“I’ll speak to his teacher,” Mrs. Leibowitz said. Then shockingly she called her secretary to fetch Ralph.

“No, please,” Ralph’s mother was aghast. “I told you he doesn’t know I’m here.”

“It won’t do him any harm,” Mrs. Leibowitz said.

Ralph came. He stopped short when he saw his mother, and his face was helplessly the victim of his shocked blood which drained away in a moment, then hurled itself mercilessly into his cheeks and remained there. “Kiss your mother,” Mrs. Leibowitz said. Ralph stood stock-still, his eyes frozen in the boiling whirlpool of his face. “Kiss your mother,” Mrs. Leibowitz repeated, sharp this time. Ralph couldn’t move.

“We don’t do that in our family,” said his mother, forced to reduce to one paltry sentence a long and complex family history.

“Don’t kiss?” said Mrs. Leibowitz. “Nonsense. Kiss your mother at once.”

“No,” his mother said for him, “we don’t need to demonstrate affection in our family.”

“How strange,” said Mrs. Leibowitz. “Very well, Ralph, you may go.” He turned slowly, and his mother, dwelling miserably on that scarlet wing-eared face and the pathos of his humiliated, undefended blue and gray back, was amply punished for her errand.



At two o’clock Ralph let himself into the house, stood in the center of the living room, regarded himself in the glass, hissed quietly, “No, Mrs. Leibowitz, no, no, no” at his reflection. Then he half-closed his eyes, dropped the comers of his mouth, inflated his chest. Mrs. Shapiro interrogating his sister Norma. “Why you not married, heh, a nice Jewish girl like you?” His eyes narrowed further, he nodded several times gently, “I understand. You haddit a disappointlement.” Then he read the football results again, intoned a portion of the Pentateuch he knew by heart, walked three times round the room, slowly, right hand outstretched, a slight social smile on his mouth, bowing a little at each step, the Chief Rabbi wishing his brethren Sabbath joy. After which, without further delay, he took the laundry basket and went on his way, but traveling over the doorstep at the speed of light, he moved now into a crowd cheering Leyton Orient into the first division.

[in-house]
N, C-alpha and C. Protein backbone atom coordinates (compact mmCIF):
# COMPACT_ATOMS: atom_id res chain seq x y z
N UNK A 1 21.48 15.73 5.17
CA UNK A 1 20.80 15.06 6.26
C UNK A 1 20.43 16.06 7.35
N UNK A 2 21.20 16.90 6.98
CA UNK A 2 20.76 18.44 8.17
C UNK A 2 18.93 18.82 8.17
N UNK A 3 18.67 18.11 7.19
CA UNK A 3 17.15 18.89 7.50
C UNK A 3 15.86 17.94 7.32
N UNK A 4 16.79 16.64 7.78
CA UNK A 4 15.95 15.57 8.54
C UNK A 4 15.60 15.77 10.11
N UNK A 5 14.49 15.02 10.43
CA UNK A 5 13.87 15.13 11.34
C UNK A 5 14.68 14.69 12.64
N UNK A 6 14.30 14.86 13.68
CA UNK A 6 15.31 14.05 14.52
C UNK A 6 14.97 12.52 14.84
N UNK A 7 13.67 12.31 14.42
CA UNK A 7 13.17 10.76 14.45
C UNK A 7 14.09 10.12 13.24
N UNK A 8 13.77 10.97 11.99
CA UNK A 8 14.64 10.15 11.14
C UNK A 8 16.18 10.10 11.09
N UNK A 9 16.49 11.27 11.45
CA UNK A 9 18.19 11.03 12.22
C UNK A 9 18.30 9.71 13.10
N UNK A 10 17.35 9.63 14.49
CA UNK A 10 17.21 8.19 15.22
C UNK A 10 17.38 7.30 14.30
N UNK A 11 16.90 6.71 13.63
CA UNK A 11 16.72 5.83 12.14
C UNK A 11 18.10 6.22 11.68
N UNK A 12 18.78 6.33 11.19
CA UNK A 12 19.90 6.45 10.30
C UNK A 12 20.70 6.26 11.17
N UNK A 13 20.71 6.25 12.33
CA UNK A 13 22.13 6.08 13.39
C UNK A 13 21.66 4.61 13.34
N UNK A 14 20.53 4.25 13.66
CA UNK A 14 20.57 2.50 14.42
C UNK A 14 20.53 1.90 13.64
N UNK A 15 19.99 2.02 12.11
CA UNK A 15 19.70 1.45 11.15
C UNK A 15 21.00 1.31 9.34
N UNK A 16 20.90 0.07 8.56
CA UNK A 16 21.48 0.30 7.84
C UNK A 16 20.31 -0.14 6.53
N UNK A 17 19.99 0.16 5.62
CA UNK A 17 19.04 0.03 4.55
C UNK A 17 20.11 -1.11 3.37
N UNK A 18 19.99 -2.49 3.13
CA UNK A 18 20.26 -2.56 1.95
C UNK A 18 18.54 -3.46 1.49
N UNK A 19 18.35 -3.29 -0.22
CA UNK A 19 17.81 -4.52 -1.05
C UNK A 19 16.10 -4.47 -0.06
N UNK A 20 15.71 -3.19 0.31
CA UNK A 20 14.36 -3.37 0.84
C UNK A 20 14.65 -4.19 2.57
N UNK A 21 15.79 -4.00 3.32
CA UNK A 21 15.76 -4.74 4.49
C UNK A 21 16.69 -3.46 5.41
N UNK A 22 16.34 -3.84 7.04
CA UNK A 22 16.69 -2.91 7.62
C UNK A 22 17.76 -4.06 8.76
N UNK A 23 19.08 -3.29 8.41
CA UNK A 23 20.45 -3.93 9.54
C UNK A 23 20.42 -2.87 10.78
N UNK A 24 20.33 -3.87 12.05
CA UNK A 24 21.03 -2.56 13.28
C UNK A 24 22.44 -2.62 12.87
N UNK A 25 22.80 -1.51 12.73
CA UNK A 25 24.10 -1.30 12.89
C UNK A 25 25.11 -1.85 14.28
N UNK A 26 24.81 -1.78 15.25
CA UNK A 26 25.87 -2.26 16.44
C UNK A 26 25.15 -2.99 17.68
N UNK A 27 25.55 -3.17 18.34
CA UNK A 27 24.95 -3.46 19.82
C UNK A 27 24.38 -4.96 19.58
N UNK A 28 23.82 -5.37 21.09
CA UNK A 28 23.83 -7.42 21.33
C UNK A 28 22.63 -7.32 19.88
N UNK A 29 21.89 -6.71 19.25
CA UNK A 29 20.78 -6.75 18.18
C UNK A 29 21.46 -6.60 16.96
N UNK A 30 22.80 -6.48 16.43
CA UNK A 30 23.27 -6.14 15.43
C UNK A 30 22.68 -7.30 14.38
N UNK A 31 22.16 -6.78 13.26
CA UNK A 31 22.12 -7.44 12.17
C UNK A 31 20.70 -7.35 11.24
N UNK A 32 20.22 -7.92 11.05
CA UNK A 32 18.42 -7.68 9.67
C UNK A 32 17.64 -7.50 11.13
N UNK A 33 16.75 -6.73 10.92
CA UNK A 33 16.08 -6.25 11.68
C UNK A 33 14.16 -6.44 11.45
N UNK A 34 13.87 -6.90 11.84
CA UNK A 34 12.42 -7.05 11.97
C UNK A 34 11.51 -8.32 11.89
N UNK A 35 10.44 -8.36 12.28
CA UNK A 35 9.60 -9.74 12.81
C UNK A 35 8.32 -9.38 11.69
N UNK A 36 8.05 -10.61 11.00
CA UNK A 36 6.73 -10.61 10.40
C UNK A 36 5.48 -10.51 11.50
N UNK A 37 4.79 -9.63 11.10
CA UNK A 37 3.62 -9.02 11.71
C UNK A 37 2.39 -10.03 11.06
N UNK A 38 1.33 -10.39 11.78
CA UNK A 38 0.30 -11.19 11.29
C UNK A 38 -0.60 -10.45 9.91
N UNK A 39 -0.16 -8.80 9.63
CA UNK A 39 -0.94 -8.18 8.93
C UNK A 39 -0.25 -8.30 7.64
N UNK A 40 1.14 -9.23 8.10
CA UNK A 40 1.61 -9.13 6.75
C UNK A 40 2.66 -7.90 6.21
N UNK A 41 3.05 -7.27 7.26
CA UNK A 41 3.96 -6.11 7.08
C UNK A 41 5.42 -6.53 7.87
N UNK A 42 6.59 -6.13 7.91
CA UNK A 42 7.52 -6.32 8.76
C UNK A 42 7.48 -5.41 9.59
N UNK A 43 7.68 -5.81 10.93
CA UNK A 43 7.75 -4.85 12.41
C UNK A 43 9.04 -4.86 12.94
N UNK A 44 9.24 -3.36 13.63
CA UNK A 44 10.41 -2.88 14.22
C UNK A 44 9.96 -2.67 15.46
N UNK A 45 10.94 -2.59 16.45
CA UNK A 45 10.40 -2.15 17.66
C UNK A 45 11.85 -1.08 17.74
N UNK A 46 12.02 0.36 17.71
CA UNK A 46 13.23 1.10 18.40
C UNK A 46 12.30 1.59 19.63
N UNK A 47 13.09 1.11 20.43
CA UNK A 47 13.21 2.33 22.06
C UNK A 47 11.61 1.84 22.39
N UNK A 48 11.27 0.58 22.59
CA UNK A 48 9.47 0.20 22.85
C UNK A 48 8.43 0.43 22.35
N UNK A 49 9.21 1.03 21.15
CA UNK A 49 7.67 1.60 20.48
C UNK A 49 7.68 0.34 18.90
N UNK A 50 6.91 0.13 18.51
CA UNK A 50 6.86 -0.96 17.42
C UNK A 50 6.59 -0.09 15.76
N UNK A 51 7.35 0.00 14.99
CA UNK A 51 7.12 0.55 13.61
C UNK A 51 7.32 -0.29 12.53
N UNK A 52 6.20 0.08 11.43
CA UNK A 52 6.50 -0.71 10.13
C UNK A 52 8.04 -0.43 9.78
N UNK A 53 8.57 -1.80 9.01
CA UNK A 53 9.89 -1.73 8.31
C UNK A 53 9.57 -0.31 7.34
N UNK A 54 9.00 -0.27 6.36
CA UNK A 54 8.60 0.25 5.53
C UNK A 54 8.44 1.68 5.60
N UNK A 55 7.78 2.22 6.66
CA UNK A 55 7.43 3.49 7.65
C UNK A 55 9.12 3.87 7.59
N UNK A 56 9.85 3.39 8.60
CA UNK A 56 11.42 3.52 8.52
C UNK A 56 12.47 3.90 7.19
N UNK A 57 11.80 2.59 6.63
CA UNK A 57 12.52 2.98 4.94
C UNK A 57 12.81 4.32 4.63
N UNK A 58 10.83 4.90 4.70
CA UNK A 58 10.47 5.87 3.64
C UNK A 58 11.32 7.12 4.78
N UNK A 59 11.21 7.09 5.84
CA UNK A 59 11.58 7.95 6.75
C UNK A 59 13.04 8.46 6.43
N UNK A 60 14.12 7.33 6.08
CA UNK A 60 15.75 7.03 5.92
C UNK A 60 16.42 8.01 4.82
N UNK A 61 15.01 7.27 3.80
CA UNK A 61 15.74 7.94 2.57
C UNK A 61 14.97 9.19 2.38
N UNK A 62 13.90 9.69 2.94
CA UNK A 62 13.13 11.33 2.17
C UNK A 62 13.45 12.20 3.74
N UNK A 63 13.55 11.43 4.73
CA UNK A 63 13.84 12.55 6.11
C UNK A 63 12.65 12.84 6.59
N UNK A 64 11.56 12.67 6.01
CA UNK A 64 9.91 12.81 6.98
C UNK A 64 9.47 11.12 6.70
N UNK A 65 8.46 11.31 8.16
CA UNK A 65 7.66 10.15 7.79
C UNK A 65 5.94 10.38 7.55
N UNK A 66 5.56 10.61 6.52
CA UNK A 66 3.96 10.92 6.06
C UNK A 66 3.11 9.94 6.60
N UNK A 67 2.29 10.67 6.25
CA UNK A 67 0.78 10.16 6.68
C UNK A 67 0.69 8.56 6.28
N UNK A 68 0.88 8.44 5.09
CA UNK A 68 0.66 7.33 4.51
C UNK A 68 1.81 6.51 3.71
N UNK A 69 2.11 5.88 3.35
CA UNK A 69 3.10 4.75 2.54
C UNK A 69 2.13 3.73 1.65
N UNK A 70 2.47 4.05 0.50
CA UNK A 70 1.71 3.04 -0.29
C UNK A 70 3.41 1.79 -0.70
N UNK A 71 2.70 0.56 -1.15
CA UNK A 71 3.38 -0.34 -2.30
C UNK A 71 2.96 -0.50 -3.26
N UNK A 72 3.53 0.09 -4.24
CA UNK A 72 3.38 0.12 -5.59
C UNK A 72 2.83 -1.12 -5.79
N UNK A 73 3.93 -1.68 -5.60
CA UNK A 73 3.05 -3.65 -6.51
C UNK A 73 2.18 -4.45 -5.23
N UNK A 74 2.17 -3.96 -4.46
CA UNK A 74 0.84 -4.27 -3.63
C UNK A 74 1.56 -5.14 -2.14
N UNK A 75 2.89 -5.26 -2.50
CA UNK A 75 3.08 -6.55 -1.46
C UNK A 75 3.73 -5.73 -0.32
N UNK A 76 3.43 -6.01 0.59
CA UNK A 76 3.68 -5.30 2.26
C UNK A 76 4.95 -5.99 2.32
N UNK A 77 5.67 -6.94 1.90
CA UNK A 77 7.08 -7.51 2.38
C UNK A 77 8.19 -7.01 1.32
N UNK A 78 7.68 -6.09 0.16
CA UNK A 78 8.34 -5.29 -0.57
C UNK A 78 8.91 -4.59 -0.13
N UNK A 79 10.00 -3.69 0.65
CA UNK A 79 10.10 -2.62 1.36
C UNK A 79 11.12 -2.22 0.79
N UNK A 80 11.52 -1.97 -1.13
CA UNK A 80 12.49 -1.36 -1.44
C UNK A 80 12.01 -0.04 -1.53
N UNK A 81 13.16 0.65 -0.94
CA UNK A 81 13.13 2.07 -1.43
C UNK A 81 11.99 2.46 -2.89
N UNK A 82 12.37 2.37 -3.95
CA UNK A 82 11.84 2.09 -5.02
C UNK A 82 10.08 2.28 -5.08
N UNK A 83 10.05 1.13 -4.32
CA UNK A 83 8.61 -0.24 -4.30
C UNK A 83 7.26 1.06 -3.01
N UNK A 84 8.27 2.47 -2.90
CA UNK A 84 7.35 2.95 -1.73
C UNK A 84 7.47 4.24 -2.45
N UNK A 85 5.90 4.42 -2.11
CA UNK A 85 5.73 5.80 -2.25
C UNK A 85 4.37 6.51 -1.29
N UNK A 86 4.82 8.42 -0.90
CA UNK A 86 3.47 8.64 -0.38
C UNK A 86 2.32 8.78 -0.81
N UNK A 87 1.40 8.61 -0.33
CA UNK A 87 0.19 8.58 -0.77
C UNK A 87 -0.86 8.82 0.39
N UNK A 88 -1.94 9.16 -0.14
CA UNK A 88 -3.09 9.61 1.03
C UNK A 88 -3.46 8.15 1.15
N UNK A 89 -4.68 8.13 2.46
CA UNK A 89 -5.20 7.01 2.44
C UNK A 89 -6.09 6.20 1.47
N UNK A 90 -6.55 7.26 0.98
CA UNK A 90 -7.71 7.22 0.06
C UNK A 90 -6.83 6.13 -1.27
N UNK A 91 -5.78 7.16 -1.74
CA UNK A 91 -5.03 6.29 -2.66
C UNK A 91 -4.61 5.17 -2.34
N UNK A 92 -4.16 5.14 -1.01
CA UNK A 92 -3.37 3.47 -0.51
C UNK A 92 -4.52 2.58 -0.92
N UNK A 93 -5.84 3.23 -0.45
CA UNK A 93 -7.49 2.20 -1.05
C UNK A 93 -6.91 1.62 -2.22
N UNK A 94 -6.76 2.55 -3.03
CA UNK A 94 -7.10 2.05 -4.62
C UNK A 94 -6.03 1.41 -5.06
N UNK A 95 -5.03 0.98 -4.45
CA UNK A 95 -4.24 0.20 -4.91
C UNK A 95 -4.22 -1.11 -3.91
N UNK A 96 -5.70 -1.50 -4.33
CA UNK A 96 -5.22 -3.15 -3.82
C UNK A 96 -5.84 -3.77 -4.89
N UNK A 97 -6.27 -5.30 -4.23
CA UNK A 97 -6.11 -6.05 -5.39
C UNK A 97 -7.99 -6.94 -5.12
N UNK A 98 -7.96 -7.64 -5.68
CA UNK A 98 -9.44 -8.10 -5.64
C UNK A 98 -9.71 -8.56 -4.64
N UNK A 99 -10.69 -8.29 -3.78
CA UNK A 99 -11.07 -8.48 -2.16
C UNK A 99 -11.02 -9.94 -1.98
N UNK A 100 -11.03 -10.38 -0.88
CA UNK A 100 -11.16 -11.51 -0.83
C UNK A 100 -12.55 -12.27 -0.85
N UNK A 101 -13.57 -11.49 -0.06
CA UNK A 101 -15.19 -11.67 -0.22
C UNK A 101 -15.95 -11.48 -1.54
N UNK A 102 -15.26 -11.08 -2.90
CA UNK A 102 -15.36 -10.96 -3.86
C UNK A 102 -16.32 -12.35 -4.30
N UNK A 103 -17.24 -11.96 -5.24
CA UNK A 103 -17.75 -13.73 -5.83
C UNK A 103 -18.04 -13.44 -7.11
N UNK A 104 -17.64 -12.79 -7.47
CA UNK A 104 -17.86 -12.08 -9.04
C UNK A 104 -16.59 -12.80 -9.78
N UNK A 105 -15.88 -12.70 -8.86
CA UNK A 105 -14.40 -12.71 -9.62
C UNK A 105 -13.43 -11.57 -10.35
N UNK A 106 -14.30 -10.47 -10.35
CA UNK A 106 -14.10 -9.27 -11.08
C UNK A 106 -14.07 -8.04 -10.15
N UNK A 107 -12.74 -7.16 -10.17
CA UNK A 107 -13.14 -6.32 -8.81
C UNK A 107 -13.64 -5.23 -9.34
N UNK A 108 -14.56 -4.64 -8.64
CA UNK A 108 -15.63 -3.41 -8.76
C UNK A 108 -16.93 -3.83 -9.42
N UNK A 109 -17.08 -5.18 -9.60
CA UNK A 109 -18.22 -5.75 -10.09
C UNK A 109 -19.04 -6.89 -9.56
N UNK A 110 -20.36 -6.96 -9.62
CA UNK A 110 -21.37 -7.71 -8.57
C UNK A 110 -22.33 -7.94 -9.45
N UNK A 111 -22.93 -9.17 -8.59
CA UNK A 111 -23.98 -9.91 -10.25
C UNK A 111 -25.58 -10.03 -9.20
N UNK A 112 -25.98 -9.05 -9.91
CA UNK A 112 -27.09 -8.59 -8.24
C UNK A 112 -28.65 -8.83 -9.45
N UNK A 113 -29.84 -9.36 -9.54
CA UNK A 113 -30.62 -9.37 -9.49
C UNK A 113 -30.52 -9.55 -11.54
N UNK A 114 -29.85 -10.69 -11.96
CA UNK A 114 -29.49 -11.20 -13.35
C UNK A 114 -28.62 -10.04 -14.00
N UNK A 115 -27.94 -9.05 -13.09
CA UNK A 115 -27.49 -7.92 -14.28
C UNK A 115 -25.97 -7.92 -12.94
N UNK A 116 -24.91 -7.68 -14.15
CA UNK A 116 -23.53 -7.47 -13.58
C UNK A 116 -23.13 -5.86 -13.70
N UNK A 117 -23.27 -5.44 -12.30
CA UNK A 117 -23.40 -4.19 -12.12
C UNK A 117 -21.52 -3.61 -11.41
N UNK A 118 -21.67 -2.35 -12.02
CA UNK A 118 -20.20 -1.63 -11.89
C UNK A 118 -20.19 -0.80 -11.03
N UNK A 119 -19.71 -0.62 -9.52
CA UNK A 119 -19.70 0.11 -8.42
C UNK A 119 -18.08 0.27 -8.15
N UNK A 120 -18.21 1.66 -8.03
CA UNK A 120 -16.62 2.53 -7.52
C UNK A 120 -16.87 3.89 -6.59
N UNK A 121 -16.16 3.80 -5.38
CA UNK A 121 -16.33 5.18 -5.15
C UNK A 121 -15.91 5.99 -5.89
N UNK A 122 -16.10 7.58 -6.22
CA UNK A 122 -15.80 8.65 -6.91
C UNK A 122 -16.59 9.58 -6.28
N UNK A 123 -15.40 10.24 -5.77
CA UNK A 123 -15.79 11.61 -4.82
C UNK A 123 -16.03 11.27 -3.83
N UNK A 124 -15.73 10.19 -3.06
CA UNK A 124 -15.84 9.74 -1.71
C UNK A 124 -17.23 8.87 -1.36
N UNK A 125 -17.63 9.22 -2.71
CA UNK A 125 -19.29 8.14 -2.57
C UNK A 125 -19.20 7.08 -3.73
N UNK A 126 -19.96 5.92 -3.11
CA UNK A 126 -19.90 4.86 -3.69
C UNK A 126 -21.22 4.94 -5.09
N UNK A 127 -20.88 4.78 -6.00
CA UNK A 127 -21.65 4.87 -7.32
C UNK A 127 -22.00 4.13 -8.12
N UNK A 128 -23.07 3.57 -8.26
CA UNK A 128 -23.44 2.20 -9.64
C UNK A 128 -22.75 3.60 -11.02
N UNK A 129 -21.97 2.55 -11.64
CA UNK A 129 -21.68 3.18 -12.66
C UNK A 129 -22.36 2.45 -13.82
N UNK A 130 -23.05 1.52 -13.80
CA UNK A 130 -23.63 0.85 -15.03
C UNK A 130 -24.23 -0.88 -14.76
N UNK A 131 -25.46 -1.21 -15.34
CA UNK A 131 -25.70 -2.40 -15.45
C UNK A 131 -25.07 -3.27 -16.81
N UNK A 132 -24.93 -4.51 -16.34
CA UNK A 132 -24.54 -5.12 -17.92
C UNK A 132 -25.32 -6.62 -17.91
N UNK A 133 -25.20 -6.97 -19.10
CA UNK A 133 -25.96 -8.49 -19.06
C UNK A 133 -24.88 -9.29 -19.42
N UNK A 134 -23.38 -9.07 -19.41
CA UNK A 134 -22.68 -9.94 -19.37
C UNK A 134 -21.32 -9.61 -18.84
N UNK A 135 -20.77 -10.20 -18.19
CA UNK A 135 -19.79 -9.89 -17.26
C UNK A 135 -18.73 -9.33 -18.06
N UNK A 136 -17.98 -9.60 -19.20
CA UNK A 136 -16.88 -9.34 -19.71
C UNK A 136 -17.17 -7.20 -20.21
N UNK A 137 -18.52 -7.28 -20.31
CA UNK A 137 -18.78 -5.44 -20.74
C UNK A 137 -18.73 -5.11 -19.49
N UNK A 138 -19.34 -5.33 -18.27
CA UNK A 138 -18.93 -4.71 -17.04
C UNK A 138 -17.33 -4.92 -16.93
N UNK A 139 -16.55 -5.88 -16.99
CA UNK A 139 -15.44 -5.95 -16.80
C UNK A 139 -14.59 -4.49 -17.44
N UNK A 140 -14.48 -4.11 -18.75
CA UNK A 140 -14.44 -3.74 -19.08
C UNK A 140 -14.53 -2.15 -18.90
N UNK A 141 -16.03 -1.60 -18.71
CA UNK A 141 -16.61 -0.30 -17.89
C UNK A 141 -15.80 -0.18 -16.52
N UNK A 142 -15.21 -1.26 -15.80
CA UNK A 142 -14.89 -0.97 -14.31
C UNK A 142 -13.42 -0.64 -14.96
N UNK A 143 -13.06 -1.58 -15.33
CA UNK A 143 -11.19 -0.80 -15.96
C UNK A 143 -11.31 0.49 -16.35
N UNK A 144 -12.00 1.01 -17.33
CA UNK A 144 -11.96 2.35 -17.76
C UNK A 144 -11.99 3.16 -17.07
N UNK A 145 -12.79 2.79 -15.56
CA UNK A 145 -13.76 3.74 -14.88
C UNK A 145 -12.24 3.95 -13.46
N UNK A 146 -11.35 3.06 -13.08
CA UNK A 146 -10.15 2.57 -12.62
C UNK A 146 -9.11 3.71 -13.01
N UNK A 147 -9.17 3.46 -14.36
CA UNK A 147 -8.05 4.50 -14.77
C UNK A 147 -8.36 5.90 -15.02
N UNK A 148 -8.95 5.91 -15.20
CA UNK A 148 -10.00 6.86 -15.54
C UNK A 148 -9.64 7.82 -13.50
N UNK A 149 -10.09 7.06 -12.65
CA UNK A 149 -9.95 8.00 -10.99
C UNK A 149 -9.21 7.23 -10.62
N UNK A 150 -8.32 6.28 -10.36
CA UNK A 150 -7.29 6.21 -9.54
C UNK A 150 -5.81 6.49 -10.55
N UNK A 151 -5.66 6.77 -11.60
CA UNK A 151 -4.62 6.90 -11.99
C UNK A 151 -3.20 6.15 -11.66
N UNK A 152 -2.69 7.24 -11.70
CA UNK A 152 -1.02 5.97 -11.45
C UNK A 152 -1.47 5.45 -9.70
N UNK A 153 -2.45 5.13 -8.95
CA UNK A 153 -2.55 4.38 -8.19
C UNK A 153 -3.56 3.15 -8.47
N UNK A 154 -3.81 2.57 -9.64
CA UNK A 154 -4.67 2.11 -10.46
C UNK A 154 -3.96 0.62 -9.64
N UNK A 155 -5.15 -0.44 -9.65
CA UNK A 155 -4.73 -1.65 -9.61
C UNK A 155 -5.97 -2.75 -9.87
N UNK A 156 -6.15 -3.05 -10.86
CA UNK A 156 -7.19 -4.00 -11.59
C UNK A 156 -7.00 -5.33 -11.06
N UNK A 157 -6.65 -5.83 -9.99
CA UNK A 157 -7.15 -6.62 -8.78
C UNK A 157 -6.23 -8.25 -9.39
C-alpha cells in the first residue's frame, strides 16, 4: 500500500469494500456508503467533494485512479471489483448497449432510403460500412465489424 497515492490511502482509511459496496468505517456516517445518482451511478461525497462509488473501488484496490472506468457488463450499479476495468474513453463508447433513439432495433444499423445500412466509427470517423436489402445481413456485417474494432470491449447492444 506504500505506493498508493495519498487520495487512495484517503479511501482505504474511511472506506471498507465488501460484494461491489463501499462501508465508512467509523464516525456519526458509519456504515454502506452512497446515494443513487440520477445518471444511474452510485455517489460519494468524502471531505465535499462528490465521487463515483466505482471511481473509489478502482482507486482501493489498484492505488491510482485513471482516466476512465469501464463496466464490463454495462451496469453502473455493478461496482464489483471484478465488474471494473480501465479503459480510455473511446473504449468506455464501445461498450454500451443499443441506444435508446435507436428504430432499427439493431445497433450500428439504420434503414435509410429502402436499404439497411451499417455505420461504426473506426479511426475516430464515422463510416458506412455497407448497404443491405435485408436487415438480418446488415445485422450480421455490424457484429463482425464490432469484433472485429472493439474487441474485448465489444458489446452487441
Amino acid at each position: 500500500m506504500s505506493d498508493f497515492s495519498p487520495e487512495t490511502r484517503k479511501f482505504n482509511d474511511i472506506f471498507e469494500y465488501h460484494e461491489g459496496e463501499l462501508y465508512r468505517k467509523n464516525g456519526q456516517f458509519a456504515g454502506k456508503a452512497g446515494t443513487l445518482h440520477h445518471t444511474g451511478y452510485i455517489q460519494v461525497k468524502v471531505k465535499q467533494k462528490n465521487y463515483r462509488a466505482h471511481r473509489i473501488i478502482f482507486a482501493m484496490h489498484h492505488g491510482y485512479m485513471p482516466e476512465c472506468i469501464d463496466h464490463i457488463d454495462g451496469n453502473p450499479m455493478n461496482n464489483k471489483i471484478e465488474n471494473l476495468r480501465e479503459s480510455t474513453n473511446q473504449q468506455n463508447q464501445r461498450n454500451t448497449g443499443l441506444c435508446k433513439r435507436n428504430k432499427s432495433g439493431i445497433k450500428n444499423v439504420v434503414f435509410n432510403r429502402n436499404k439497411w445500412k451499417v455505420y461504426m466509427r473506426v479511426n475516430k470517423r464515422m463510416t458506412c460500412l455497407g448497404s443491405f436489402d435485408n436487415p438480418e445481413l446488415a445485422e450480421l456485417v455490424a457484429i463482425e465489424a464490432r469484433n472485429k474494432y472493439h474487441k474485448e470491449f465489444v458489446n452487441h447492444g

He did not, as a shallower lover of the game might have done, make skillful passes with his feet, nor did he flick his head with superb confidence to send the ball in a glorious arc to the touchline, as he pushed the family washing down the street. He meditated with a purer love, as a spectator merely, which characteristic of disinterestedness he had directly and uniquely of all the children of that household inherited from his father who, least homo ludens of all men on earth, diligently pursued the study of the game for the pleasure of his son.